Japanese politics are often dreadfully dull, but this month we’re beginning to see signs of life. In what by Tokyo standards is a shockingly bold move, Japanese Prime Minister Noda dissolved the lower house of parliament today, calling for elections one month from now. This will likely put Shinzo Abe’s Liberal Democratic Party back in power for the first time since its historic defeat in 2009. Noda has come under increasing pressure on a range of issues—from the way he handled the aftermath of the earthquake and tsunami to Japan’s failing economy, his doubling of the consumption tax, and an escalating dispute with China over the Senkaku Islands.
Noda’s latest move preempts fears he had of a “coup” from within his own party during an upcoming visit to Cambodia, according to an aide. It also may blunt the momentum of rising populist third parties like former Tokyo Governor “Grandpa” Ishihara’s Sunrise party and Toru Hashimoto’s Tea Party-like Restoration party, which now have much less time to iron out their differences and combine forces. But even this is unlikely to be enough to help Noda win reelection: most analysts expect LDP chief (and former Prime Minister) Shinzo Abe to win next month, albeit without enough seats in Parliament to win an absolute majority. The New York Times reports:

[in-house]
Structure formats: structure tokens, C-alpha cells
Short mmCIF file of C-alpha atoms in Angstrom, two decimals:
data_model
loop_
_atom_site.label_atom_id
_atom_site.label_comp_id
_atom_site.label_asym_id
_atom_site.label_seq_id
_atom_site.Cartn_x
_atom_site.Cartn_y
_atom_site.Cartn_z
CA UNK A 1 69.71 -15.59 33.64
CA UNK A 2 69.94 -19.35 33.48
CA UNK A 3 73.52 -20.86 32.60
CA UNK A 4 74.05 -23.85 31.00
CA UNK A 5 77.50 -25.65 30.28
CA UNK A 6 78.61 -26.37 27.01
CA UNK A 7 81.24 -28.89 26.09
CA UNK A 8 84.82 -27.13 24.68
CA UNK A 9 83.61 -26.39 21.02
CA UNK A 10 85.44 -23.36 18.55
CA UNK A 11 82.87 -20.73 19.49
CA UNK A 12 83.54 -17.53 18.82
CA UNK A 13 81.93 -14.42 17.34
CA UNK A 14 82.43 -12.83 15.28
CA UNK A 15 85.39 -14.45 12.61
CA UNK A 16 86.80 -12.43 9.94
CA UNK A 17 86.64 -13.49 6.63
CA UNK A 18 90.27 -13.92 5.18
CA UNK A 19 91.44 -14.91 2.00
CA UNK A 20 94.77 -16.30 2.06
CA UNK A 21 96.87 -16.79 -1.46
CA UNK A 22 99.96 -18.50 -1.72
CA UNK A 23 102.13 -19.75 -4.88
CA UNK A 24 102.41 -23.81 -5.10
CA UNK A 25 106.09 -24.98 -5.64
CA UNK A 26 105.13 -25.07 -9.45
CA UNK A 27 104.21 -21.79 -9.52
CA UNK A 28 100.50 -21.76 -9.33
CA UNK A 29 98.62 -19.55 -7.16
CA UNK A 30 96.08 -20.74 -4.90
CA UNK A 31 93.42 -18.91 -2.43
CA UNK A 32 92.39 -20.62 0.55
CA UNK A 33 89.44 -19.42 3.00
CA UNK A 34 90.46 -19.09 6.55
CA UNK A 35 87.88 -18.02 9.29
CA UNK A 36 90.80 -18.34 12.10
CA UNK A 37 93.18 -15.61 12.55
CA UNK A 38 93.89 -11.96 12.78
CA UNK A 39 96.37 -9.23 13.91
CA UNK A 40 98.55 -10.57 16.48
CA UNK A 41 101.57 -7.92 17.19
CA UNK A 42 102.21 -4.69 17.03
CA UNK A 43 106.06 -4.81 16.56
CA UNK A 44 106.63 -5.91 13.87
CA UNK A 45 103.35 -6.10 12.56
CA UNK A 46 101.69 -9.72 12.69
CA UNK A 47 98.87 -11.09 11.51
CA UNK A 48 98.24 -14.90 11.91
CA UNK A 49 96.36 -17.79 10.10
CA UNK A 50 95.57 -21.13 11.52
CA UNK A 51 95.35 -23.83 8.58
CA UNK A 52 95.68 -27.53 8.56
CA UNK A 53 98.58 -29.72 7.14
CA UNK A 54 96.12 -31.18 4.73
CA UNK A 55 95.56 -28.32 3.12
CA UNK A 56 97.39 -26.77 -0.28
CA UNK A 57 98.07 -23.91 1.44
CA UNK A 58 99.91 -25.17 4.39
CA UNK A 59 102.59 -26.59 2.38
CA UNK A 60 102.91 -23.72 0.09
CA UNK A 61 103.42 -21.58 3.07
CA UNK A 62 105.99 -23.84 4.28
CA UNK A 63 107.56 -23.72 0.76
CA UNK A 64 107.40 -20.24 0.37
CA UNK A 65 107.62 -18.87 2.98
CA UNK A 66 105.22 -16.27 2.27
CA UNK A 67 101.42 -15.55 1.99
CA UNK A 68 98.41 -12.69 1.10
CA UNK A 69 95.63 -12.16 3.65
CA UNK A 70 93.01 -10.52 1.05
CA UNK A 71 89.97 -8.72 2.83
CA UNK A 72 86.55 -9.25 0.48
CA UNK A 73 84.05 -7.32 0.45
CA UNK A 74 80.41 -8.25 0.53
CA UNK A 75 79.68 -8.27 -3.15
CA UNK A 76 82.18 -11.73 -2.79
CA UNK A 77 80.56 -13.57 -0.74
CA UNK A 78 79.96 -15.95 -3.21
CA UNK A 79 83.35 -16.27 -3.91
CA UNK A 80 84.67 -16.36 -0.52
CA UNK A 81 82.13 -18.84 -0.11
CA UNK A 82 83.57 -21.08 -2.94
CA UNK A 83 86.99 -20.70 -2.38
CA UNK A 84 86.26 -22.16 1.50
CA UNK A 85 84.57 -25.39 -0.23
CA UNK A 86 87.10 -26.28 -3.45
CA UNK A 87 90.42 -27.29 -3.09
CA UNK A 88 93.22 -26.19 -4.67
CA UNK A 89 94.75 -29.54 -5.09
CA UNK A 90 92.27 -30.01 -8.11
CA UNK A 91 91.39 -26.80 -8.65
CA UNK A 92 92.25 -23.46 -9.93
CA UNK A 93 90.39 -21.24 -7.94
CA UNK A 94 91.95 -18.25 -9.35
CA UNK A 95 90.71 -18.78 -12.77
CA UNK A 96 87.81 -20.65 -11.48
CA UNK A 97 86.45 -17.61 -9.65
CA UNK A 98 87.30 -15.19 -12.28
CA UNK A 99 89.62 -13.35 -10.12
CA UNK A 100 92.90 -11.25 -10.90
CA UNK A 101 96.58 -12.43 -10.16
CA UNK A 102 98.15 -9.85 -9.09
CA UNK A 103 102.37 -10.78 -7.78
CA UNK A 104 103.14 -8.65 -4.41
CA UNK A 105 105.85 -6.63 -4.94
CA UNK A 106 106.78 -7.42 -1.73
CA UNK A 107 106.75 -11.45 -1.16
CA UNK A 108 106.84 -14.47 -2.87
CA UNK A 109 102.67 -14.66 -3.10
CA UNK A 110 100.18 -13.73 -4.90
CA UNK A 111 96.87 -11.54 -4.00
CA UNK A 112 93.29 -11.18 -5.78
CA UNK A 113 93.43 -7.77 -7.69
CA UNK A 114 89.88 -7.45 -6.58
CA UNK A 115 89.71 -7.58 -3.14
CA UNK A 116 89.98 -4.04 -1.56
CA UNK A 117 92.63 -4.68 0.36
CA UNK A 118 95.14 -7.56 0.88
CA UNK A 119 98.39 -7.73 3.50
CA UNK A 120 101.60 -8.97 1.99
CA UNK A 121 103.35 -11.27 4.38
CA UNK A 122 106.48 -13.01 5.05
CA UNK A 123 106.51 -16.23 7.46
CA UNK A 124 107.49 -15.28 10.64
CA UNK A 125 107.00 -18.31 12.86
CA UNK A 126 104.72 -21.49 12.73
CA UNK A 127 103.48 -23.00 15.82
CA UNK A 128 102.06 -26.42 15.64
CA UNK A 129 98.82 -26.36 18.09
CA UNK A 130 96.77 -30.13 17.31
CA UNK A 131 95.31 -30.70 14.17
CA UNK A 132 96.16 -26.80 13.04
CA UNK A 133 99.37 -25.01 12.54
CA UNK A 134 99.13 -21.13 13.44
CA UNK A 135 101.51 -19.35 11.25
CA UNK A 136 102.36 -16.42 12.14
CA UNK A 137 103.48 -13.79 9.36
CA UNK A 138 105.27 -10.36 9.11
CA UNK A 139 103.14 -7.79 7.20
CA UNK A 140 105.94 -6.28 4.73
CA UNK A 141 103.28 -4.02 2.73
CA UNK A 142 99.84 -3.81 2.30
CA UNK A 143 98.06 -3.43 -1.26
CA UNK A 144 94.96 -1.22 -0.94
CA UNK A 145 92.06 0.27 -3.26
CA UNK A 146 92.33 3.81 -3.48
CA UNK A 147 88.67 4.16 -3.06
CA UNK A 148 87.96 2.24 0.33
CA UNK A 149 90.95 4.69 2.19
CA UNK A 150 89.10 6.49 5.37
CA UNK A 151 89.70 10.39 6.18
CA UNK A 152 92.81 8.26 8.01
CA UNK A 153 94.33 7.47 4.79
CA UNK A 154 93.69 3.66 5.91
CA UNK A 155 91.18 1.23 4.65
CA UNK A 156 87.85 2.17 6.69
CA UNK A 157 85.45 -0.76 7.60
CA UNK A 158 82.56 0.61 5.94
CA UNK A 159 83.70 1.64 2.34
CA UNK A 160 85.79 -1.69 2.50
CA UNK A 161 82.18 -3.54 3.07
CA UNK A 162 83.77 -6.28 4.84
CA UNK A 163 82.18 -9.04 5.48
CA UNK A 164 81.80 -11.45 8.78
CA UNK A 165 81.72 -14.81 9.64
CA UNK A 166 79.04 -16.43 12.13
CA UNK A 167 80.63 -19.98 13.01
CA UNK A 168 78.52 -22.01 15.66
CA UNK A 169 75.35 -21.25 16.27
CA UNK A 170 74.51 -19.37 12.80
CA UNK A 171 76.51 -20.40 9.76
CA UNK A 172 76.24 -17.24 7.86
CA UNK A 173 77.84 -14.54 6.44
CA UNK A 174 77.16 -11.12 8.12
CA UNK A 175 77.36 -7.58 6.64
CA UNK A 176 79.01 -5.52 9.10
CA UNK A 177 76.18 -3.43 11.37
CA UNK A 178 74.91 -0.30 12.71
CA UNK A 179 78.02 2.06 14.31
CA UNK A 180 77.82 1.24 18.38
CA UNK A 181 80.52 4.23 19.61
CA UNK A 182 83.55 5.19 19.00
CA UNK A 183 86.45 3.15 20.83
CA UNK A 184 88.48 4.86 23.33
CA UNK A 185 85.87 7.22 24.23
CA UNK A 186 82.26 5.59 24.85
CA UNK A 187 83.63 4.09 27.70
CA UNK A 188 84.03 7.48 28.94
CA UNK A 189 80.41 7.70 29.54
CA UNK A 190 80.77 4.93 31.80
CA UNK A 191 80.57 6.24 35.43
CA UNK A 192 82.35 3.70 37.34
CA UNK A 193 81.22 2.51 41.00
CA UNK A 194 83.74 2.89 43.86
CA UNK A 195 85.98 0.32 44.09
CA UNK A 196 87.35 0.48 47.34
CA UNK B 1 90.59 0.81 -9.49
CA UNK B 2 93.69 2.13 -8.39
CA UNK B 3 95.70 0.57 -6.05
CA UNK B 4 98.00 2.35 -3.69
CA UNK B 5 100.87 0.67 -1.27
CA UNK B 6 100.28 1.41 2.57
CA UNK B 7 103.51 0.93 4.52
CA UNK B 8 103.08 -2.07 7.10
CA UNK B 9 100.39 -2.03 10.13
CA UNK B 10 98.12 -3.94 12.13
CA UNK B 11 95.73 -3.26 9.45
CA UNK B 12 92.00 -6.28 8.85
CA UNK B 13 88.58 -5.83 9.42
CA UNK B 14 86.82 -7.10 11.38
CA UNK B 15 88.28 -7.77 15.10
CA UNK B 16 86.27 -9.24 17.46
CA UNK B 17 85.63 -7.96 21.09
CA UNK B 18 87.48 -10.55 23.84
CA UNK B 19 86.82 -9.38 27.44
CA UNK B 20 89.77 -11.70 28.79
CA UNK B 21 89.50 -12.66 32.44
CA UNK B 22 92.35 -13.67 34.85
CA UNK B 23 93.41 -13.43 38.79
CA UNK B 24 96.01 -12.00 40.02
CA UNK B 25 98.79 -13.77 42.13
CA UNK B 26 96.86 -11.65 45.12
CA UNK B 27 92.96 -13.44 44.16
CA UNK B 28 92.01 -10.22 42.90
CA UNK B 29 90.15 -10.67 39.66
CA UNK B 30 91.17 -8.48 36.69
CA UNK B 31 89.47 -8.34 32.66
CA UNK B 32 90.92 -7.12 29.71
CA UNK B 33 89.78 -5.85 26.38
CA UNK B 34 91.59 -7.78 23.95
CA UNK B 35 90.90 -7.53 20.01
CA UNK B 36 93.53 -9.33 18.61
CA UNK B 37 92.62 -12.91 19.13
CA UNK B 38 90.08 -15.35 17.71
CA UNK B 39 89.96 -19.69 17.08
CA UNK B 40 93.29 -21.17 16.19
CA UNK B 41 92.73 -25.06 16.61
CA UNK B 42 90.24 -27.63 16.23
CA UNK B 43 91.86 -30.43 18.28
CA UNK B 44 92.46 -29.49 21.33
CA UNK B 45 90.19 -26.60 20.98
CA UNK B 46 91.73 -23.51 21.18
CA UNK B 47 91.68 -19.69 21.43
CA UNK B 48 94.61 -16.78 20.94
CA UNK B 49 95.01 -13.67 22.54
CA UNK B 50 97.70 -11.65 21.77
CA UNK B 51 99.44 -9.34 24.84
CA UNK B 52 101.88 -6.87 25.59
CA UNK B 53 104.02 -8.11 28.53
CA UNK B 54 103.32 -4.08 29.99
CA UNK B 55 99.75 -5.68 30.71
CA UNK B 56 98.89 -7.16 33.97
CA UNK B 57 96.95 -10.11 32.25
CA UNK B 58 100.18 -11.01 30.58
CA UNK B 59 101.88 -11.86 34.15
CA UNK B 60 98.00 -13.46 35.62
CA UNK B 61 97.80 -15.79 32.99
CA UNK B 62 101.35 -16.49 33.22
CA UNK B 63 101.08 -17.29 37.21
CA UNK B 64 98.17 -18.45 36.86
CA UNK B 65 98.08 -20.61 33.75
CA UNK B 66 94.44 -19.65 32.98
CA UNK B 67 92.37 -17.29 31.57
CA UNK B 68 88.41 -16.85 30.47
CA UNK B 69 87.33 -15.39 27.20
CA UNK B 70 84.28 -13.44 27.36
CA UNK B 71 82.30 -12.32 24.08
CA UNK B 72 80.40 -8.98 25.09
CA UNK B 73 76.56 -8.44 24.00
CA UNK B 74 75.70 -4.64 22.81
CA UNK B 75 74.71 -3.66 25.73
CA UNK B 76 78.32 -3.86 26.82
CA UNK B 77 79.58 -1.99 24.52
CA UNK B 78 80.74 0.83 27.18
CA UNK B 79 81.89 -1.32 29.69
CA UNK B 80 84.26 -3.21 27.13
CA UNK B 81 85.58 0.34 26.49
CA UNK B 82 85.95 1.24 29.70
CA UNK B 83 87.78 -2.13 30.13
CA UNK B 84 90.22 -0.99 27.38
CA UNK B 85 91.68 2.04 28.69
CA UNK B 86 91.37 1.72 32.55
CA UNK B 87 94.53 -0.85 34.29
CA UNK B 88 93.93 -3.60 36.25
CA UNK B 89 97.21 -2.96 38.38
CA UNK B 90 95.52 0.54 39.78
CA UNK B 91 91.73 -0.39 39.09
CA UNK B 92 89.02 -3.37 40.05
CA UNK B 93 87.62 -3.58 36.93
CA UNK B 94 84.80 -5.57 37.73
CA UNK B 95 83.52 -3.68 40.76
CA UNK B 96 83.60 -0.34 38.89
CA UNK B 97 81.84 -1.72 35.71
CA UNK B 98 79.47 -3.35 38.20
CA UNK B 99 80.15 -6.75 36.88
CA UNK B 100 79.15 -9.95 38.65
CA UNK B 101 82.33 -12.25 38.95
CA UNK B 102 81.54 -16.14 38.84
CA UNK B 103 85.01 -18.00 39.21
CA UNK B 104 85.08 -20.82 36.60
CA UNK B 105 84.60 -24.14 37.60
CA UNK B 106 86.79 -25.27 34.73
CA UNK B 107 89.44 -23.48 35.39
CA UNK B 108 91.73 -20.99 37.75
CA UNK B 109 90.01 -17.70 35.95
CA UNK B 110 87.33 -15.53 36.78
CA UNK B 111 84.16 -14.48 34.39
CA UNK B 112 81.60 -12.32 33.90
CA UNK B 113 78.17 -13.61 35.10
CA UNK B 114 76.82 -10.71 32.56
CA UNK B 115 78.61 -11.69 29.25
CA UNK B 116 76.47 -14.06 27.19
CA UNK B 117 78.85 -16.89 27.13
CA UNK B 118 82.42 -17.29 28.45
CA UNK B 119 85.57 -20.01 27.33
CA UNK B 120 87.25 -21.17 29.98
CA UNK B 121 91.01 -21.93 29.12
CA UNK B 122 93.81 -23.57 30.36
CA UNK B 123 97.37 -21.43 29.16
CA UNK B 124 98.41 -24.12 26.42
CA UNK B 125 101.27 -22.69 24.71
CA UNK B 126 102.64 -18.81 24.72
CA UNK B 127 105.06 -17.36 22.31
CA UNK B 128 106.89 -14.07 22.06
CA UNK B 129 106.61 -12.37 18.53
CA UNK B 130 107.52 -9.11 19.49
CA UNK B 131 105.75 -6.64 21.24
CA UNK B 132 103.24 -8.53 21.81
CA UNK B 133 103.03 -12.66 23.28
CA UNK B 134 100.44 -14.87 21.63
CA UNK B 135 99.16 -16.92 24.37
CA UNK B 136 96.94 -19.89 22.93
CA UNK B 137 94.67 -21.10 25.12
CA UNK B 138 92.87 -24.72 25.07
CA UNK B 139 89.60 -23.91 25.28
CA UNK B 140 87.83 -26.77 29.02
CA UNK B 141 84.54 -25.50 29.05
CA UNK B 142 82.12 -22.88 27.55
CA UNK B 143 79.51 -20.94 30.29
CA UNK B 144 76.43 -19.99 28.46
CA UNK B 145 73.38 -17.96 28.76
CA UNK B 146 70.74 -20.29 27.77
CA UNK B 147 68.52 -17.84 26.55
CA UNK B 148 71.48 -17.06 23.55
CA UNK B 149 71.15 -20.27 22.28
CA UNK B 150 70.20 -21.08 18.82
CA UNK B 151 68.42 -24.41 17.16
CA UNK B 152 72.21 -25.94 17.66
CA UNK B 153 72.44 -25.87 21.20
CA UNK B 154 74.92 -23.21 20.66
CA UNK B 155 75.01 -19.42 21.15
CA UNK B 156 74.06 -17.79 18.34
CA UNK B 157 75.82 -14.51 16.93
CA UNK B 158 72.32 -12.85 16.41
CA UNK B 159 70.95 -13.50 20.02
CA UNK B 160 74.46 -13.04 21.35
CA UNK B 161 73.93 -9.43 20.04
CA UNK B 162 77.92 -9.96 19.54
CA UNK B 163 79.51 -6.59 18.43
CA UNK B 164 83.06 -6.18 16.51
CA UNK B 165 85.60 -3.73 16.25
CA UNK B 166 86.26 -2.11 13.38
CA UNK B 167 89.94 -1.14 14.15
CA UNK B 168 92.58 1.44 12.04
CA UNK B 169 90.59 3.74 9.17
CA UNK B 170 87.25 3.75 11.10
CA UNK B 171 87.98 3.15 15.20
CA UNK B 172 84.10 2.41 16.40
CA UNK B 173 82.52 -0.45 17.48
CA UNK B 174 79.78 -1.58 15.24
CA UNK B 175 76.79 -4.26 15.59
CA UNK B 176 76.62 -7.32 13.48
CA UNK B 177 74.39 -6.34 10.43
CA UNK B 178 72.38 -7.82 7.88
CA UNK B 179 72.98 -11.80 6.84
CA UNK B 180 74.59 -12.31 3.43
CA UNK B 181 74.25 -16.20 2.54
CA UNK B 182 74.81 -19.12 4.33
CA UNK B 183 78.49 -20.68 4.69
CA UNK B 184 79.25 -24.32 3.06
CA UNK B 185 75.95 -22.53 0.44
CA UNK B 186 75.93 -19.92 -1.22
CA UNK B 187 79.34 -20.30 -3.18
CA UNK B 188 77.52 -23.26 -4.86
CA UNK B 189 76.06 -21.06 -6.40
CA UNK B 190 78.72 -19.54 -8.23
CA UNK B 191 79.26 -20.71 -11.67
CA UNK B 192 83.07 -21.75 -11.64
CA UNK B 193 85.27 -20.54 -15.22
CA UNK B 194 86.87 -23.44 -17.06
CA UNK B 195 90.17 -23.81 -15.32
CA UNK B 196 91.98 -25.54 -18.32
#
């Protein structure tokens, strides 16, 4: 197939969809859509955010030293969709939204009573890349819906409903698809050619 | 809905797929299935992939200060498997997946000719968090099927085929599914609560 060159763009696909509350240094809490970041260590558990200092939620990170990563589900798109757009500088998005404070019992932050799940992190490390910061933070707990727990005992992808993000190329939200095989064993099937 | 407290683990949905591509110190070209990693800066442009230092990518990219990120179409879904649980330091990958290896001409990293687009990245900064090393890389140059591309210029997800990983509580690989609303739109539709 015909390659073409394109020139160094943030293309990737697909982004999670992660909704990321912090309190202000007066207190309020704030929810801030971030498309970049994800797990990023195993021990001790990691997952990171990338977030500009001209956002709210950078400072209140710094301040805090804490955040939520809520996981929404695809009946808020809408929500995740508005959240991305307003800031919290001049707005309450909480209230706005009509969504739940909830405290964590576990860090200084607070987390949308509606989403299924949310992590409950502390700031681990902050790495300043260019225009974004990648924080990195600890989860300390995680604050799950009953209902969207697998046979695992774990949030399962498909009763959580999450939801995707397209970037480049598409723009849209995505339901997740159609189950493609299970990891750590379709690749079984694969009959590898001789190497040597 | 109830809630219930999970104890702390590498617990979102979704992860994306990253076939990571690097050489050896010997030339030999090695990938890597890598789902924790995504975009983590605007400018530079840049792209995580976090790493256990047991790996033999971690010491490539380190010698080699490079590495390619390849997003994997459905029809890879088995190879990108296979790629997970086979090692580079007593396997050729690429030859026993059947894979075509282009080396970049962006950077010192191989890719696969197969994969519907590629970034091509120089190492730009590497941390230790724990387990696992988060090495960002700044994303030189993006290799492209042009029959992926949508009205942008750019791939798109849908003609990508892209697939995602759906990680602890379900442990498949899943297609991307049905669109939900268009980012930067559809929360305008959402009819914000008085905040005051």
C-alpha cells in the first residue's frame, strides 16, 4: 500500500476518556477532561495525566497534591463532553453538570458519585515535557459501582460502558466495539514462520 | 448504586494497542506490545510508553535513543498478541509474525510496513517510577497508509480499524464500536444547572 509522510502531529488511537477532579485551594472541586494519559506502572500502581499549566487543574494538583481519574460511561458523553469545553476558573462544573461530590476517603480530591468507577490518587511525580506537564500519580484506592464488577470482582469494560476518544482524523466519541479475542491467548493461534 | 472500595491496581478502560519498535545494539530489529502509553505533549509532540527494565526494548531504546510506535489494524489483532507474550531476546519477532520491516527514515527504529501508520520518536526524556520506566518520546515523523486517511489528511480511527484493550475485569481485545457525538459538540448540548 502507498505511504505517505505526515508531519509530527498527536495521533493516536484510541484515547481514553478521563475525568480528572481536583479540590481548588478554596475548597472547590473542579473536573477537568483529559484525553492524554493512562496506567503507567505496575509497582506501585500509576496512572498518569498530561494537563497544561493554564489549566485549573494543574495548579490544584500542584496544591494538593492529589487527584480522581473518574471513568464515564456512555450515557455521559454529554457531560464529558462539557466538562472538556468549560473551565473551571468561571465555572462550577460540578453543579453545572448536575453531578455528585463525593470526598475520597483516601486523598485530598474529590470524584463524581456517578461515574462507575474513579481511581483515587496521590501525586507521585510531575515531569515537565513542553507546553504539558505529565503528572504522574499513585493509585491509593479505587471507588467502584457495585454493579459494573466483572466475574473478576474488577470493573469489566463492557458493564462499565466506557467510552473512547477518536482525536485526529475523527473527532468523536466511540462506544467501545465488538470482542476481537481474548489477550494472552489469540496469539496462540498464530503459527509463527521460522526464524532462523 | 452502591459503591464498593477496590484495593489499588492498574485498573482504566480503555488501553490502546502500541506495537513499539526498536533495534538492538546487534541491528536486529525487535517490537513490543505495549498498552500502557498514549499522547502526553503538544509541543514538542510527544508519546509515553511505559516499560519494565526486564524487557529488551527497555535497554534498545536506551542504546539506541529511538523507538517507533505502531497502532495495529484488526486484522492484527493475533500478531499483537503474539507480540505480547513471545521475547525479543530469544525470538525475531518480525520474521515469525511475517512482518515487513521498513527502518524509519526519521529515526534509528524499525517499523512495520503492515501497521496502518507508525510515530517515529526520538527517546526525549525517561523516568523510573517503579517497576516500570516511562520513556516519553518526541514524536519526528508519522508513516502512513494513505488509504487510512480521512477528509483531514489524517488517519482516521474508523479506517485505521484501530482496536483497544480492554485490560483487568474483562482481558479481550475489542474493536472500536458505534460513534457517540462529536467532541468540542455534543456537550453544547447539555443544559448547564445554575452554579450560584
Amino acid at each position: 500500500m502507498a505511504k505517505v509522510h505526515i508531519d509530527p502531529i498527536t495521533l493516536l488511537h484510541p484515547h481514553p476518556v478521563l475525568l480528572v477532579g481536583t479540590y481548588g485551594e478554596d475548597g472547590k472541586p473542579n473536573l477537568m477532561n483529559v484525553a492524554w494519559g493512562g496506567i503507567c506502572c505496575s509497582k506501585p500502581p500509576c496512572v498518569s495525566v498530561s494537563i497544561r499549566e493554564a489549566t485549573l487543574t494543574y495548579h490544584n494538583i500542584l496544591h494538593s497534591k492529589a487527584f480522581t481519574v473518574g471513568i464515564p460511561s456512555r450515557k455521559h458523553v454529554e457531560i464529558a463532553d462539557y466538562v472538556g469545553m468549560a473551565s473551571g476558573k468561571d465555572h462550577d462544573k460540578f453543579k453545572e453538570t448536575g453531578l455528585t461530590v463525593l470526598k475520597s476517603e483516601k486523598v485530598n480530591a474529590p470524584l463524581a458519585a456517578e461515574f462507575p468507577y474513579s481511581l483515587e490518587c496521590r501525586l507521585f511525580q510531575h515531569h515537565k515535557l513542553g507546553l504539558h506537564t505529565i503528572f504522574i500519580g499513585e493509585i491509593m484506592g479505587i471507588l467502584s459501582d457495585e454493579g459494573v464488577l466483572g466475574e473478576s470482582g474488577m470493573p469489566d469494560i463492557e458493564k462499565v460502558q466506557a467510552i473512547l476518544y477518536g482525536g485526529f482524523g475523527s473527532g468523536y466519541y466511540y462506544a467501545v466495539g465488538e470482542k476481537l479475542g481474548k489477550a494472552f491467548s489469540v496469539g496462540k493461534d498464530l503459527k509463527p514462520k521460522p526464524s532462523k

Polls indicate that the conservative, business-friendly LDP will win the most seats in the 480-seat lower house but will fall far short of a majority. That would force it to cobble together a coalition of parties with differing policies and priorities.
“It’s unlikely that the election will result in a clear mandate for anybody,” said Koichi Nakano, a political science professor at Sophia University. “So in that sense, there’s still going to be a lot of muddling through.”
The election, and the divided government that is likely to follow, complicate efforts to extricate Japan from its two-decade economic slump and effectively handle the cleanup from its 2011 nuclear disaster.
It’s clear that Japan’s current government isn’t getting the job done, but it’s not clear that Abe and the LDP, which ruled Japan for more than fifty years before its 2009 defeat, are a much better option. More likely, Japan will end up swapping one weak, inconsequential coalition for another.
But it seems likely that the country’s drift toward tougher policies on China will continue. That is a trend permeating much of the political establishment and it seems likely that most if not all of the parties involved in a new Japanese coalition will back a more nationalist approach to disputes with Beijing.